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Gold standard case presentation
This video demonstrates the heart sounds associated with constrictive pericarditis. It has an early diastolic component which can be mistaken for a physiological 3rd heart sound. It has a similar mechanism but tends to be of a higher pitch, occurs earlier in diastole, and is louder due to the constricted myocardium or pericardium.
There is a pericardial rub which is is not always present, and is positional, and so can disappear upon moving. In this video, it is heard in the tricuspid position, but not else where.
It is unlikely due to the emergency nature of constrictive pericarditis, that you will have it as a PACES case. However it is useful to be able to distinguish it from a physiological 3rd heart sound, and to be able to explain the difference. A pericardial rub is an important heart sound to be aware of and recognise.
The greater the constriction the earlier in diastole of the extra heart sound.
Clinical features of constrictive pericarditis include:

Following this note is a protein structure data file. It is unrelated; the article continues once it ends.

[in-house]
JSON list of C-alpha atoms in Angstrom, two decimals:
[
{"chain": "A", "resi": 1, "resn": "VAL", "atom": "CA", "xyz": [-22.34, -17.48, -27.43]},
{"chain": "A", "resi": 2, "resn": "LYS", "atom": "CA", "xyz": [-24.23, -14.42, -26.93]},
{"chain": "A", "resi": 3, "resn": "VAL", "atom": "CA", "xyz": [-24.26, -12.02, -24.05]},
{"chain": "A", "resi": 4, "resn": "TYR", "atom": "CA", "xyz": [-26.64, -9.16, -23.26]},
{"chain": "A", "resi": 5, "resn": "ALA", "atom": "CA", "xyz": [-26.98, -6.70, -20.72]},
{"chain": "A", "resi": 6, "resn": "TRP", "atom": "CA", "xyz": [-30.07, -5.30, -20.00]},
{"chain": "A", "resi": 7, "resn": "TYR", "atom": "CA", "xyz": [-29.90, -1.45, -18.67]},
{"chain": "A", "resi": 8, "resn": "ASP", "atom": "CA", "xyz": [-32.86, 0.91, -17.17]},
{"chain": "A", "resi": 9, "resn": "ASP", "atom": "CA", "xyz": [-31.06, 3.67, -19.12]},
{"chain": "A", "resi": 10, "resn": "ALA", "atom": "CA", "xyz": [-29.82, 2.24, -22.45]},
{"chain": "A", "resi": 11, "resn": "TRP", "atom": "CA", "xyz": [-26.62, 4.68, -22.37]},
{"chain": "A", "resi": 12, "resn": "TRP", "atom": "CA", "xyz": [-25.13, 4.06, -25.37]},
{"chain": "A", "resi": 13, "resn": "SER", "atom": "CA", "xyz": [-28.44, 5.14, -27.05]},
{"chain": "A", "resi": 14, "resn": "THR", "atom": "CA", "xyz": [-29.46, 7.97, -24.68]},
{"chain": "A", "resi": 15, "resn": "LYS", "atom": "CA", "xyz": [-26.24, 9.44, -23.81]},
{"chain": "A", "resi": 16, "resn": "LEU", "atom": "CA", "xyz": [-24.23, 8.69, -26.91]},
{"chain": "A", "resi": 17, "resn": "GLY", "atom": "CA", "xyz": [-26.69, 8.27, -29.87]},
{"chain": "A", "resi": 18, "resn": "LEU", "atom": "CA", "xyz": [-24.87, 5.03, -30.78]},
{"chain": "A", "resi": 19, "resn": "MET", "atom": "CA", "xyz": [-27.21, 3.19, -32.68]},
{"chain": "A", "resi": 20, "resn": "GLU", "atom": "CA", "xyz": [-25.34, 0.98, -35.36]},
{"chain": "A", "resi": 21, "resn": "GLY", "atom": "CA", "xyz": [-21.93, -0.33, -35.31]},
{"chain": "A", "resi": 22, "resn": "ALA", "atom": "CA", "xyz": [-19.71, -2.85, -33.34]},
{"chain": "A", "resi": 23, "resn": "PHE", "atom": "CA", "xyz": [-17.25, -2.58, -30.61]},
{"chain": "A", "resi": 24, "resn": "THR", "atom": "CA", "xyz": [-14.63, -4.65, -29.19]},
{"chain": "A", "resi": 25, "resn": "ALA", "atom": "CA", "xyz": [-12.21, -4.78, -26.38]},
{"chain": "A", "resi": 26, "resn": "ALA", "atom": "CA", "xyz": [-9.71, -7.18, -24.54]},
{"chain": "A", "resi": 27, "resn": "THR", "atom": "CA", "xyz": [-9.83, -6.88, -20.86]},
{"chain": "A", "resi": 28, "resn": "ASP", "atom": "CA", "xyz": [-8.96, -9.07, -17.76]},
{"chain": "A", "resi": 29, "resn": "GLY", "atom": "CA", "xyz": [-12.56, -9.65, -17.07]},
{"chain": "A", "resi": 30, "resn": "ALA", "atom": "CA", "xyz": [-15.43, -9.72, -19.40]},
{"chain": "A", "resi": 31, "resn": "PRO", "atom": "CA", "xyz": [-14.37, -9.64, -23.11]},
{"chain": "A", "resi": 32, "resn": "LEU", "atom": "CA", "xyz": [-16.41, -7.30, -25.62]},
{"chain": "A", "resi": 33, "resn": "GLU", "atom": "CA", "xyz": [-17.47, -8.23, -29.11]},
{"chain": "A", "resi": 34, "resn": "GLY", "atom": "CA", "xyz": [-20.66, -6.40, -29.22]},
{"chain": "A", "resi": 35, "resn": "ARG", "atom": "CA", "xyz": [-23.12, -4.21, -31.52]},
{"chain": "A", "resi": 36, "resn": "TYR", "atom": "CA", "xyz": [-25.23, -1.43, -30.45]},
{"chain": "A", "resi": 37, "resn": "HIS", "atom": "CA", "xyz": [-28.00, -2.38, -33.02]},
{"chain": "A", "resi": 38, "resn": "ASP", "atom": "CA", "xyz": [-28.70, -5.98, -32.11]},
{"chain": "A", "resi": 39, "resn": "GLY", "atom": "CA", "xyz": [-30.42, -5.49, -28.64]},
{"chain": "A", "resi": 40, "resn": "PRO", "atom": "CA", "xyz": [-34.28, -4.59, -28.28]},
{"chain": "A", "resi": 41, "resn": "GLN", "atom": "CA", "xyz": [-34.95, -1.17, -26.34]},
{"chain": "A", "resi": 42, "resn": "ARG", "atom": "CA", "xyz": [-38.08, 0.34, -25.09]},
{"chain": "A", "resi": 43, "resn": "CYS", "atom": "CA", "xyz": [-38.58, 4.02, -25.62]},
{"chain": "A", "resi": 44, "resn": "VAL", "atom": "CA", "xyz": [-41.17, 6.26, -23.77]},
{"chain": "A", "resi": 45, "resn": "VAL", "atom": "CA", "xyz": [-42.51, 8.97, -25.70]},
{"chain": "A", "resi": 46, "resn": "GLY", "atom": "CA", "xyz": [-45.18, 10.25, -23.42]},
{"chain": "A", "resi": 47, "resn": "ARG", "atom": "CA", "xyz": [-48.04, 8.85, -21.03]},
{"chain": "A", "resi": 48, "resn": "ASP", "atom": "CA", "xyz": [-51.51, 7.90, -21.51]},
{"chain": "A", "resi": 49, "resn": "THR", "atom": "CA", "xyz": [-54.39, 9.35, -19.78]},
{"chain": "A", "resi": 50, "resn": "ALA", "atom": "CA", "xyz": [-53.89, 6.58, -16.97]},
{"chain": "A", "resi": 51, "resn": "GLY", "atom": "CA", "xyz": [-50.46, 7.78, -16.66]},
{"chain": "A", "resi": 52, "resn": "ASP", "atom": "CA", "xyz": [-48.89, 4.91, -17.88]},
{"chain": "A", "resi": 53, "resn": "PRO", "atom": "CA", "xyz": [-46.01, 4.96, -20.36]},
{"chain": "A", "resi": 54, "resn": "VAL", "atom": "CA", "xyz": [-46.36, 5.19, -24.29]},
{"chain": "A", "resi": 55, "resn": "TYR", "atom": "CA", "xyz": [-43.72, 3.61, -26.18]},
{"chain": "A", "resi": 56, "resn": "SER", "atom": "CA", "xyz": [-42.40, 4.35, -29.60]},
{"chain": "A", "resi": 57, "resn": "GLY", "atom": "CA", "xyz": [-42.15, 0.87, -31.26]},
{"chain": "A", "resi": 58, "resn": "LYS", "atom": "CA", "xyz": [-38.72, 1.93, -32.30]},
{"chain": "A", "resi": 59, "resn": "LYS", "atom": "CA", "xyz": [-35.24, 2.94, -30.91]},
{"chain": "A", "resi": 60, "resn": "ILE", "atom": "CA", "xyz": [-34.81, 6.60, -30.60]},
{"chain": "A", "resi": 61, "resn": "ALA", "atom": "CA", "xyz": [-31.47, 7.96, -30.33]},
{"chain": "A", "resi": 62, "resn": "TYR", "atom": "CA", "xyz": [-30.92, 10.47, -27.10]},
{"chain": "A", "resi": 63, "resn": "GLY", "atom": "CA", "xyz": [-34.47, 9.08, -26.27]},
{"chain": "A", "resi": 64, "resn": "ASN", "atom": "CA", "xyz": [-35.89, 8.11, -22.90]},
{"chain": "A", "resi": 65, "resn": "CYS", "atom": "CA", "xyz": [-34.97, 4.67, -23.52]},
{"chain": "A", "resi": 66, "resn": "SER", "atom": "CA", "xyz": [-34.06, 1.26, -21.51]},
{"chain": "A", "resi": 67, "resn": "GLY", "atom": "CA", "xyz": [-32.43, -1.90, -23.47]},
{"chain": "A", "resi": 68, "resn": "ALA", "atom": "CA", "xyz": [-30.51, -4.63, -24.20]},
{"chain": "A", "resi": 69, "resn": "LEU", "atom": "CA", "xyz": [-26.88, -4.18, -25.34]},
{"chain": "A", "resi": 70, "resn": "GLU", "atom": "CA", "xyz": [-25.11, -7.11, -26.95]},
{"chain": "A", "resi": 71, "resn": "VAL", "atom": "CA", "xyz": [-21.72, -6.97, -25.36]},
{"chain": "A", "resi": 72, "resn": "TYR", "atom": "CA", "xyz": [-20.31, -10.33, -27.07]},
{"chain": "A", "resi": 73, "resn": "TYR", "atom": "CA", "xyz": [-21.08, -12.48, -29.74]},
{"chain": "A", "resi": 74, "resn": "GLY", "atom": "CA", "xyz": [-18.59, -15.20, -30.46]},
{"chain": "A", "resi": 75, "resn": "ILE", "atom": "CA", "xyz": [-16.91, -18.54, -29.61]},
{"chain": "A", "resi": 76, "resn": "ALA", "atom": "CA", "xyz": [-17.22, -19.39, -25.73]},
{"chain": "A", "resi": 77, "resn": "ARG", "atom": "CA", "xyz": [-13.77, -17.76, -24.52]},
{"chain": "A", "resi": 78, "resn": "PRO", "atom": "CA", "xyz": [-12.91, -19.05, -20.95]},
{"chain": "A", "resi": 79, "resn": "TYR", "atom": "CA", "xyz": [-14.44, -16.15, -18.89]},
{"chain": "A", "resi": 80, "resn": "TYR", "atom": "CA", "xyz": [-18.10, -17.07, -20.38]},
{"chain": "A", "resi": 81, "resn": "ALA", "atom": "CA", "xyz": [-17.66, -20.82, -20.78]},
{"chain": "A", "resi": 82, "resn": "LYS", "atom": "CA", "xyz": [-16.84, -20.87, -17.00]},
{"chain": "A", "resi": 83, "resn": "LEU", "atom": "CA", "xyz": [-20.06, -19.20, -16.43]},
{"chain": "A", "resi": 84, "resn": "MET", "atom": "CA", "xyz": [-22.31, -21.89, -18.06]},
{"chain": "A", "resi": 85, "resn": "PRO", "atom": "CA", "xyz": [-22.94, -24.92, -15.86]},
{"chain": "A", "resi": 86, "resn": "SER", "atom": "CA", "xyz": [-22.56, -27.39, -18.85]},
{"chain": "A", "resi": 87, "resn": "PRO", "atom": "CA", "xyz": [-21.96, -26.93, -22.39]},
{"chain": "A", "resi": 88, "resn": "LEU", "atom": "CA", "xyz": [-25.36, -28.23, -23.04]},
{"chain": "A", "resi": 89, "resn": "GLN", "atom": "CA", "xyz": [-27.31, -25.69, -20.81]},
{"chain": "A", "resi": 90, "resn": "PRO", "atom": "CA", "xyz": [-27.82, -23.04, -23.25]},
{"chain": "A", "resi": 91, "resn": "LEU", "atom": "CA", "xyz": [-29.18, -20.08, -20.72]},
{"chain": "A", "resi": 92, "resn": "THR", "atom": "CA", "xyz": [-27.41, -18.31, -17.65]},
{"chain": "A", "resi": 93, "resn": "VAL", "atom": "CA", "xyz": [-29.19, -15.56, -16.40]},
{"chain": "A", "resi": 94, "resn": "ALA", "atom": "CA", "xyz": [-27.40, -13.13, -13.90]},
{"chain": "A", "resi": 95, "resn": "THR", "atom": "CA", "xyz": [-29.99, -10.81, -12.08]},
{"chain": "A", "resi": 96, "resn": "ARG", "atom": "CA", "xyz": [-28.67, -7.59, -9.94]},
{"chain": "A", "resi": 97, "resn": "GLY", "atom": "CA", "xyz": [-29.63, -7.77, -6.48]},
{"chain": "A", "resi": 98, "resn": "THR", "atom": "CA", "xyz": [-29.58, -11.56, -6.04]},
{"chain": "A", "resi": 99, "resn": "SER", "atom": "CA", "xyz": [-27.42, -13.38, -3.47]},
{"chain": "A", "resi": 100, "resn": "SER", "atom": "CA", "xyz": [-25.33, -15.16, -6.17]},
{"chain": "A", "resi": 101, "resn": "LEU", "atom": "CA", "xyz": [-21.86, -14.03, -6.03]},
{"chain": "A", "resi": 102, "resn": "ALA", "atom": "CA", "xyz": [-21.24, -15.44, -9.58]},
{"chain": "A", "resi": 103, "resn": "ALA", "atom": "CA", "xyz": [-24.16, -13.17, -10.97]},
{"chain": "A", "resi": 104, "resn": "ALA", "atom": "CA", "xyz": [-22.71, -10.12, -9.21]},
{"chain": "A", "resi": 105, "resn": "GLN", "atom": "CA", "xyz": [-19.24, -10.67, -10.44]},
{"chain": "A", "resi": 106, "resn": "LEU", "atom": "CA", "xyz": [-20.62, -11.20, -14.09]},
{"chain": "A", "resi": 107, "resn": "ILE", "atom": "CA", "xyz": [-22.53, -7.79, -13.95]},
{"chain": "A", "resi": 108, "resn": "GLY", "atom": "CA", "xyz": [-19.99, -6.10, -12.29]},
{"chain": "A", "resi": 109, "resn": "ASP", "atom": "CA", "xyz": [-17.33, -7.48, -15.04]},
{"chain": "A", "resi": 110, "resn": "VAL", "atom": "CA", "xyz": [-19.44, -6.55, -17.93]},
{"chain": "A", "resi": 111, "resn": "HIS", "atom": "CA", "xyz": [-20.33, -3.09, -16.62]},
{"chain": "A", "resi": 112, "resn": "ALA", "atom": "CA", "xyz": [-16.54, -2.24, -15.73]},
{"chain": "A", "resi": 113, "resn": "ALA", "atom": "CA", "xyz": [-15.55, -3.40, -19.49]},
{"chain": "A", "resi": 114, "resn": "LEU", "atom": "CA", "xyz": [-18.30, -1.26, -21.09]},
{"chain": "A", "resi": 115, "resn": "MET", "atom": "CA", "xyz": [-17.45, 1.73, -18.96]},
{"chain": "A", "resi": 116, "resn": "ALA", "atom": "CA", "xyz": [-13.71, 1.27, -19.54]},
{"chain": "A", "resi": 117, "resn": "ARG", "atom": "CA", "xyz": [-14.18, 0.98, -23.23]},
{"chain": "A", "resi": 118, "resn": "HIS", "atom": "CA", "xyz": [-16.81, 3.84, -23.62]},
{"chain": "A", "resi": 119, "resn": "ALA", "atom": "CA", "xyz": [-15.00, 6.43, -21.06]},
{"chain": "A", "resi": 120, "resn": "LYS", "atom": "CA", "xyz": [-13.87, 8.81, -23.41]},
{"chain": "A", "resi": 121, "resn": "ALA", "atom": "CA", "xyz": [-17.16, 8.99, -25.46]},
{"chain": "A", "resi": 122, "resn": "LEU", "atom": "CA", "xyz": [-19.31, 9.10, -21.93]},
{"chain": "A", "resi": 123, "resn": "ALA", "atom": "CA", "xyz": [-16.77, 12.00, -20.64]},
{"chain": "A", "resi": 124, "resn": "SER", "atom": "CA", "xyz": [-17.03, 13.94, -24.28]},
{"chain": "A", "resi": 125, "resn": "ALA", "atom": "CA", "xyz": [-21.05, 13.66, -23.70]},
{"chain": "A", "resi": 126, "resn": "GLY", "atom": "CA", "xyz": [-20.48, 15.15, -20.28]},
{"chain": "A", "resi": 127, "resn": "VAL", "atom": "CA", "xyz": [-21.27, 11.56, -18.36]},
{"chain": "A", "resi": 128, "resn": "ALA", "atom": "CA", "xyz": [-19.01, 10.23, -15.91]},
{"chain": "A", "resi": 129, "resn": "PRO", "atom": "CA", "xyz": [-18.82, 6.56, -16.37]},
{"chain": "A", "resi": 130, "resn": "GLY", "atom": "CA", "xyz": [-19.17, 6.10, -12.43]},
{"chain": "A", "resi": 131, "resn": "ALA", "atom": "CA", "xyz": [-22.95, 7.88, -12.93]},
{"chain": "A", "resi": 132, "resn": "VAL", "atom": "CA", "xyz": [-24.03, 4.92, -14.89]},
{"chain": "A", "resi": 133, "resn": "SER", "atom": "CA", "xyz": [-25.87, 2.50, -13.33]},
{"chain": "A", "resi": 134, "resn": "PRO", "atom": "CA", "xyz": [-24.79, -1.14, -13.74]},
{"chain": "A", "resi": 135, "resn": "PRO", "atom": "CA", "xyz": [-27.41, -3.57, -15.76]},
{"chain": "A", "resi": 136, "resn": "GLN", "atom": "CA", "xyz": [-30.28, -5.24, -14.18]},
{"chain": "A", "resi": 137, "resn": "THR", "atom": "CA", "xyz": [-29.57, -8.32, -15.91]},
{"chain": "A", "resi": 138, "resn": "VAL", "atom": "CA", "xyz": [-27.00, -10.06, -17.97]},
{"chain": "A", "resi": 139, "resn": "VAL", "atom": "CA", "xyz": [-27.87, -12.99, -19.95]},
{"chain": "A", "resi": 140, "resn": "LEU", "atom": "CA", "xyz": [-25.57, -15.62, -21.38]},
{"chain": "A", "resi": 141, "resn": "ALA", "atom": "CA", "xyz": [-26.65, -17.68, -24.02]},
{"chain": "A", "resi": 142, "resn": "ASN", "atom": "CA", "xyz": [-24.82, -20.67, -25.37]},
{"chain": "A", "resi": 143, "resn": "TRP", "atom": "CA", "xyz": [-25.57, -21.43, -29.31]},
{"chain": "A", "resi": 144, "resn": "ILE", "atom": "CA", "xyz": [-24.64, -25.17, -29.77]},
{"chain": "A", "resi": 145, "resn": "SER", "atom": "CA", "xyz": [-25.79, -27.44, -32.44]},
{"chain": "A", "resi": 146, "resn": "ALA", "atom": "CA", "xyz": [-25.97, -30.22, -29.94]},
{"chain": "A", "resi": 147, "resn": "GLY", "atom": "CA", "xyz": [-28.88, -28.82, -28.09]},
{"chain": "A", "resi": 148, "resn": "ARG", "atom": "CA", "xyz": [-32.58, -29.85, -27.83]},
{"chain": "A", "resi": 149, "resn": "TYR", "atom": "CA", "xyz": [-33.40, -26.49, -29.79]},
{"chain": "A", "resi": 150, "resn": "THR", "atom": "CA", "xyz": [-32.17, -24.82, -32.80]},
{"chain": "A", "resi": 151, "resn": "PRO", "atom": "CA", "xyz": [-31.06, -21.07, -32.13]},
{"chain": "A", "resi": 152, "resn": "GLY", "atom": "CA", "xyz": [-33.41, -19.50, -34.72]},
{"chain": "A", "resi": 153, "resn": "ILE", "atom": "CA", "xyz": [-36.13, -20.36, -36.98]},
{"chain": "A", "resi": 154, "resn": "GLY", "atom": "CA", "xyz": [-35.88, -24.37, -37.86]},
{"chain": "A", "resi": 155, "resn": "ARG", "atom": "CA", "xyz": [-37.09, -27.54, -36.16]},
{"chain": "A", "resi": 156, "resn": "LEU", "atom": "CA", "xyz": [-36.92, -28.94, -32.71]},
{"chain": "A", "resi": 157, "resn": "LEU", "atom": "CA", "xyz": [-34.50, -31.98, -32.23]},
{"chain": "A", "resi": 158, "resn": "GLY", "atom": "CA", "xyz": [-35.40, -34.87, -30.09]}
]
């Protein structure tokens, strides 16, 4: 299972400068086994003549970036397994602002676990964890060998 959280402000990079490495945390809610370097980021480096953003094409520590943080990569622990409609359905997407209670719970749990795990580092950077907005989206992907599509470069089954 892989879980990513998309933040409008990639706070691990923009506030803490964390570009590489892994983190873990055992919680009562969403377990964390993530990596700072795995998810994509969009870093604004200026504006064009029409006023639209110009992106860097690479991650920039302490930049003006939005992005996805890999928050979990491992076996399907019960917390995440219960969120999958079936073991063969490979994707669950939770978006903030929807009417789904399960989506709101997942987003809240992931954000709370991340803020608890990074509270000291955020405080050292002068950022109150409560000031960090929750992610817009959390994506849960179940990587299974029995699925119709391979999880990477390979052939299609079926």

- Prominent x and y descents in the JVP
- Positive Kussmaul’s sign
- Pericardial knock
- Quiet heart sounds
- Extra-cardiac signs: non-pulsatile hepatomegaly, ascites and peripheral oedema
Constrictive pericarditis is caused by tuberculosis, viral infections and rarely malignancy. Symptoms may also be caused by resultant pericardial effusion.
The life-threatening complication of a pericardial effusion is cardiac tamponade.
Definitive management requires a pericardectomy to relieve the constriction, as well as treating the underlying cause.
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What clinical sign is apparent in the JVP?CorrectIncorrect
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What can you hear on auscultation of the heart?CorrectIncorrect
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Worldwide what is the commonest cause of constrictive pericarditis?CorrectIncorrect
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What is definitive treatment for pericarditis?CorrectIncorrect